RELIGION LIBRARY

Scientology

Origins

Influences

Scientology is best understood as a mid-20th-century development within what some scholars have called the larger western esoteric tradition, with which it shares a set of basic approaches to the religious life. Western esotericism is best understood as a continuing religious tradition (from Gnosticism to New Platonism, the Bogomils, and the Cathars) that since the 2nd century C.E. has provided an alternative to Christianity and Judaism and that in some ways resembles the approach of eastern religions, especially Hinduism.

Western esotericism has been a broken tradition, its followers frequently persecuted by the dominant religious community. Esotericism's existence was a threat until the Protestant Reformation of the 16th century broke the medieval religious consensus and thus provided space in which esoteric expressions could survive and, since the 19th century, actually thrive. An unbroken lineage of esoteric groups emerged with Rosicrucianism, Freemasonry, Swedenborgianism, Mesmerism, modern ceremonial magic, Spiritualism, Theosophy, Christian Science, and New Thought. Theosophy would, through the 20th century, give birth to a variety of movements, from the Arcane School of Alice Bailey and Rudolf Steiner's Anthroposophy to the I AM Religious Movement and the Liberal Catholic Church, each of which produced their own variations and led to the development of an alternative religious milieu throughout the urban communities of the western world.

The esoteric community expanded significantly in the 1970s and 1980s with the growing popularity of the New Age movement. In the 1980s, for the first time, those following the various forms of esotericism could be counted in the millions, not just the tens of thousands. Among the more notable developments of the tradition in recent decades have been the modern Wicca and contemporary Pagan movements.

Unlike Christianity, esotericism does not have a central sacred text that serves as its basic statement. Its main teachings have been put forth in numerous texts, with each author expounding on his or her own version of the teachings. Amid the diversity, the tradition, of which Scientology is but one example, offers a striking consensus on the basic issues. For example, God is pictured as utterly transcendent and impersonal, rather than as the personal fatherly figure of Christian faith. For Christians, God created the world, life, and human beings as a distinct act of creation. God (the Creator) and humans (the creatures) are very different. Esotericists generally see the world has having evolved in stages as God, the original Unity, differentiated into the many and spread out into various spiritual realms. Humans, spiritual beings from the highest realms, now exist in the lowest realm where spiritual "beingness" confronts the material (non-spiritual non-beingness). In this world, humans have forgotten who they really are and must seek the wisdom of their true spiritual nature. Esoteric teachings provide the necessary knowledge for awakening and escape.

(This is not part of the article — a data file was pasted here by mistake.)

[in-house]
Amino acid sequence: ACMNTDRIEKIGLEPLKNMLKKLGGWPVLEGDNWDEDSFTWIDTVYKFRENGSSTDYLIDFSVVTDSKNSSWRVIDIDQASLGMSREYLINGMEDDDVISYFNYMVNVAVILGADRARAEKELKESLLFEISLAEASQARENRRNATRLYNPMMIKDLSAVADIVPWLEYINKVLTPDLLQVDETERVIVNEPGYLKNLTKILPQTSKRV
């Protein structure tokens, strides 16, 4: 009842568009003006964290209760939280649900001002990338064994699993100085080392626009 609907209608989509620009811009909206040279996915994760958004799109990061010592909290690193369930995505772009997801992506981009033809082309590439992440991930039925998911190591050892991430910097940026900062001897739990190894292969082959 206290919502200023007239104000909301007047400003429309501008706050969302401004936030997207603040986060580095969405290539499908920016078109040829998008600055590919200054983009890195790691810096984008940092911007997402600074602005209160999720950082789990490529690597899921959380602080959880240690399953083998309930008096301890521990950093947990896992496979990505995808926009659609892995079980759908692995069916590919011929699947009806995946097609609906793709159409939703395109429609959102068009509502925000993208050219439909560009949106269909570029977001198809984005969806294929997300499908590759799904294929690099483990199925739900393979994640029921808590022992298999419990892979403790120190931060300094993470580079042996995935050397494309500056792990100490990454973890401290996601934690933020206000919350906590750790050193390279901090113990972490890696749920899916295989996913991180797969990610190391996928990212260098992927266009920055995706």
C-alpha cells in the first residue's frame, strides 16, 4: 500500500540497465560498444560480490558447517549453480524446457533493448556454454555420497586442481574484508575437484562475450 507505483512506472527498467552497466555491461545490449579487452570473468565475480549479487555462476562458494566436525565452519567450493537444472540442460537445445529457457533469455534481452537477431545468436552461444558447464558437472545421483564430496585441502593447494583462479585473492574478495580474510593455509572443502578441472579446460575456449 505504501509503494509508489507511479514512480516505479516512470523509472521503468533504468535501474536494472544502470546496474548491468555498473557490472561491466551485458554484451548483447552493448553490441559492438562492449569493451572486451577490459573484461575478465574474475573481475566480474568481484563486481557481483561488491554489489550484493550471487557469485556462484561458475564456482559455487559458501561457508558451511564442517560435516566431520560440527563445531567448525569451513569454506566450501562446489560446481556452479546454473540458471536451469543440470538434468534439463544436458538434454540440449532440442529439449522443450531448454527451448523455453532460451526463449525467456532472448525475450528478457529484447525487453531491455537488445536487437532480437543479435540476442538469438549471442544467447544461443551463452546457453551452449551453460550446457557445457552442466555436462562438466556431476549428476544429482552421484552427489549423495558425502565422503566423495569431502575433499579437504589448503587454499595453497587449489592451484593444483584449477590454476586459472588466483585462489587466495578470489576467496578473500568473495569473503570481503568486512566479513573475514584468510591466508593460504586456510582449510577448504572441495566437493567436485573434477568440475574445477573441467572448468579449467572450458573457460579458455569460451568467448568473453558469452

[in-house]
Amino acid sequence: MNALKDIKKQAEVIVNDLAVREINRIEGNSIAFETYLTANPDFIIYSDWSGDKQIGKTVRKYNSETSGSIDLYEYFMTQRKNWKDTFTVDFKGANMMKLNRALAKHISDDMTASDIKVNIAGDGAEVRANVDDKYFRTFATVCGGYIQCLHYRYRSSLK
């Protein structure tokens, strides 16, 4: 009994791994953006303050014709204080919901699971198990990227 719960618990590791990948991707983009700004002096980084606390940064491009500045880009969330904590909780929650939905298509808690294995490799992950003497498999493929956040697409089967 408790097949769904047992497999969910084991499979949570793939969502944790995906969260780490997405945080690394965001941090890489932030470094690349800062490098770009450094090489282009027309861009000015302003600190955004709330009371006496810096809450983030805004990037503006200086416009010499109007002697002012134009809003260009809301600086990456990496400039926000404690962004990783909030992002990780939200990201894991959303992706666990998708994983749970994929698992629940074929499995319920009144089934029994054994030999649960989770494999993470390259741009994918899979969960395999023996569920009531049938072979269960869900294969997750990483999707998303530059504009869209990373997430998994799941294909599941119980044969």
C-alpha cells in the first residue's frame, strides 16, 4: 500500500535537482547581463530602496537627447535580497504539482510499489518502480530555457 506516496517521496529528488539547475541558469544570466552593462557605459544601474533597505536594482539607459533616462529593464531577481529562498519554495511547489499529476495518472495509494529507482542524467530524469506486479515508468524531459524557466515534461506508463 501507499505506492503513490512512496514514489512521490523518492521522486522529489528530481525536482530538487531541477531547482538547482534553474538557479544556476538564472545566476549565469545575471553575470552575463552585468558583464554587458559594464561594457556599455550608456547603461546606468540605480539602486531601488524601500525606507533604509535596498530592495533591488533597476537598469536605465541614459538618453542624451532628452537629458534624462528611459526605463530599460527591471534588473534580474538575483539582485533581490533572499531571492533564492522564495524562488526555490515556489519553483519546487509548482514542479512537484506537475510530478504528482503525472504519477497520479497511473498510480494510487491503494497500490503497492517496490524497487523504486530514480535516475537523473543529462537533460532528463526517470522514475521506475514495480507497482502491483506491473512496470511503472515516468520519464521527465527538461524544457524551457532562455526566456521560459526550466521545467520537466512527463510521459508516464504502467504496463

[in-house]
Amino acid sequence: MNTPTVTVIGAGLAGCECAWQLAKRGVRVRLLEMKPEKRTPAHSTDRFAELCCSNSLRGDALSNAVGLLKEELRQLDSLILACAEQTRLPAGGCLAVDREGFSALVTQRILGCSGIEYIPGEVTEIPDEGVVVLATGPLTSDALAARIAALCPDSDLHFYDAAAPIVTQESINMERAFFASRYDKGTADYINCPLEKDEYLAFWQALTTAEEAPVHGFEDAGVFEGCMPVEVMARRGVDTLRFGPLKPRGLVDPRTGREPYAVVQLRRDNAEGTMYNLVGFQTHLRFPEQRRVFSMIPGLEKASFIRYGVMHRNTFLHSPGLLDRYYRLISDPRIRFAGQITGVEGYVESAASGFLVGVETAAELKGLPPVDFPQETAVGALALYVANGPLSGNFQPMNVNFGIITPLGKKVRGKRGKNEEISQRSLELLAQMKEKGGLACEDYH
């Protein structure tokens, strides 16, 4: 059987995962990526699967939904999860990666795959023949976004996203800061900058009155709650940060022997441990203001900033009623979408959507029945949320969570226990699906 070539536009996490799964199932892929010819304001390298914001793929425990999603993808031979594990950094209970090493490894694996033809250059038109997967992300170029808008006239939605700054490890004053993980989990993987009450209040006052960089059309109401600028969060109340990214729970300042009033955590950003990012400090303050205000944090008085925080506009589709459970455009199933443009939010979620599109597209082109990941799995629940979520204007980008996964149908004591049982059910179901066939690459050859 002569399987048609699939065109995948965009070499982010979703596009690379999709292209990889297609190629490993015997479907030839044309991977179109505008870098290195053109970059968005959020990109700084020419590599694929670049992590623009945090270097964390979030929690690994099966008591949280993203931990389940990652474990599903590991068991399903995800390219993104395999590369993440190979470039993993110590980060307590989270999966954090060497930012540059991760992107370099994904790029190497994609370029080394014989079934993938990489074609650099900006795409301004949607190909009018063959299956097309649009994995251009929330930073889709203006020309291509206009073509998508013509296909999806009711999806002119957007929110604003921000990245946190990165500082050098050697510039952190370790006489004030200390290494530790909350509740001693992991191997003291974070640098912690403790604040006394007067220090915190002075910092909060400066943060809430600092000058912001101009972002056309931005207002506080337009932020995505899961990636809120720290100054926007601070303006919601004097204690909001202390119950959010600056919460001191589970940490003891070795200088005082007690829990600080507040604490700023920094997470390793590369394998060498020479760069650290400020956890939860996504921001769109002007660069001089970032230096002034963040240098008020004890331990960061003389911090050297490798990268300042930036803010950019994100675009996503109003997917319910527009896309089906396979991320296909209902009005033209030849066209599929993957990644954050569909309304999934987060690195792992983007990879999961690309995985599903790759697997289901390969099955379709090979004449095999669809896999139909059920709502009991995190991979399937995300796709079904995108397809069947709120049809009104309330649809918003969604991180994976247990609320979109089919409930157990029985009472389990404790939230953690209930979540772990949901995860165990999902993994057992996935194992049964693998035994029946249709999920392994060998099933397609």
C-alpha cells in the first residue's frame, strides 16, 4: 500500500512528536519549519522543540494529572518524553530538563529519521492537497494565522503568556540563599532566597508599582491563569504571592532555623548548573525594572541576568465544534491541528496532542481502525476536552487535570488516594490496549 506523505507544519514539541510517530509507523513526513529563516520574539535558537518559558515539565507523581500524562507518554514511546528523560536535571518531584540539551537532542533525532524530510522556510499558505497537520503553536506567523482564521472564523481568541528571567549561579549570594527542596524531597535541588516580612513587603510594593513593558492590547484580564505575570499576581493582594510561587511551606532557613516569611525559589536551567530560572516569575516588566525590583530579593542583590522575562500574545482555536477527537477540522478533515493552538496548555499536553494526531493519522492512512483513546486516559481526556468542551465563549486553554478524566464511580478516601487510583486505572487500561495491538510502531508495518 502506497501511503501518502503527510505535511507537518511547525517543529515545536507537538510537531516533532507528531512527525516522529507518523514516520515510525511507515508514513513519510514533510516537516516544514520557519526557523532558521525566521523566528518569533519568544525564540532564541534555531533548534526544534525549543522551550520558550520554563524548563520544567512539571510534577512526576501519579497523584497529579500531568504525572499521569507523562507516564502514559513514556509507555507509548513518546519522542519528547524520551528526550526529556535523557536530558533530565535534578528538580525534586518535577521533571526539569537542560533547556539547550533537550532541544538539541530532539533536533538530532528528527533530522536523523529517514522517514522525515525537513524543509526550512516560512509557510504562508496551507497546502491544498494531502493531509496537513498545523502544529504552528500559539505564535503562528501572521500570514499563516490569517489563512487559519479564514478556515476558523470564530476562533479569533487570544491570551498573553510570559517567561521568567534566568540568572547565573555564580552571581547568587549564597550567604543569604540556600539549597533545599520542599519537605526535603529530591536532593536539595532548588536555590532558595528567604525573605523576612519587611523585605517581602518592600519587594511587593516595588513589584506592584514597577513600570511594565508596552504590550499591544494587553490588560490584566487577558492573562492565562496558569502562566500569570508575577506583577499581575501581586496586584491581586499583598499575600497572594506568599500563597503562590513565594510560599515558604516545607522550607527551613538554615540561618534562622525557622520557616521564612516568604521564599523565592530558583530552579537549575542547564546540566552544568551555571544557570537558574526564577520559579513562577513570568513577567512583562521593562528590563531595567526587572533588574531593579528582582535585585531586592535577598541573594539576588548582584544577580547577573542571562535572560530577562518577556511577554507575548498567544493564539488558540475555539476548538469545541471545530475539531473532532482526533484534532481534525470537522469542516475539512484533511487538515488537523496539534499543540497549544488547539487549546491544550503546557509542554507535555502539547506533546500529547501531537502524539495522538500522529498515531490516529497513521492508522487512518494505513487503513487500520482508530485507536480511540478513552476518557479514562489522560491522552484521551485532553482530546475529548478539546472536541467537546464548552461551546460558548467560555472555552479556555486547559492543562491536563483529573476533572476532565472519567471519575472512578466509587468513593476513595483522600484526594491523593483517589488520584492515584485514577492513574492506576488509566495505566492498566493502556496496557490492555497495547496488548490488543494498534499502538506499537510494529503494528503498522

Christianity, Judaism, and Islam are religions of revelation. That is, they claim to present divine messages that entered the world historically and openly, making their teachings of truth and its blessings available to everyone. Esotericism, and thus Scientology, operates on a quite different model. Truth, the result of spiritual striving, is ultimately available only to the worthy, those who have made the effort to understand the nature of the world and the divine and who have confronted the cosmos directly. For some esoteric groups, such activity is relatively simple and quick, but for many it involves years of work and a gradual growth in the access of truth. These stages are often described as levels of initiation, and the inner and complete teachings of such an esoteric group are given only to the elite members who have mastered each level step by step. Esoteric groups thus form one type of secret community and have often been in tension with the larger society for their unwillingness to divulge their secrets to their uninitiated neighbors.

While Christianity suggests that salvation is the ultimate goal, esotericism generally focuses on enlightenment, which Scientologists speak of as ultimate freedom, as the true aim of the religious life. Christians see salvation as a free gift by God that confers upon them a new status. Esotericism suggests that enlightenment (the understanding of the nature of the world and of the human role in it) is gained by pursuing one or more different spiritual exercises through which one has a direct experience of the cosmos and Ultimate Truth. As Christians respond to God through prayer and devotion and attendance of worship services in a church setting, esotericists seek God as they engage, in instructive settings, in various spiritual practices designed to lead them into an ever-greater apprehension of the spiritual world. In the early stages of their work, esotericists will often engage in activities designed to remove personal obstacles to spiritual development.

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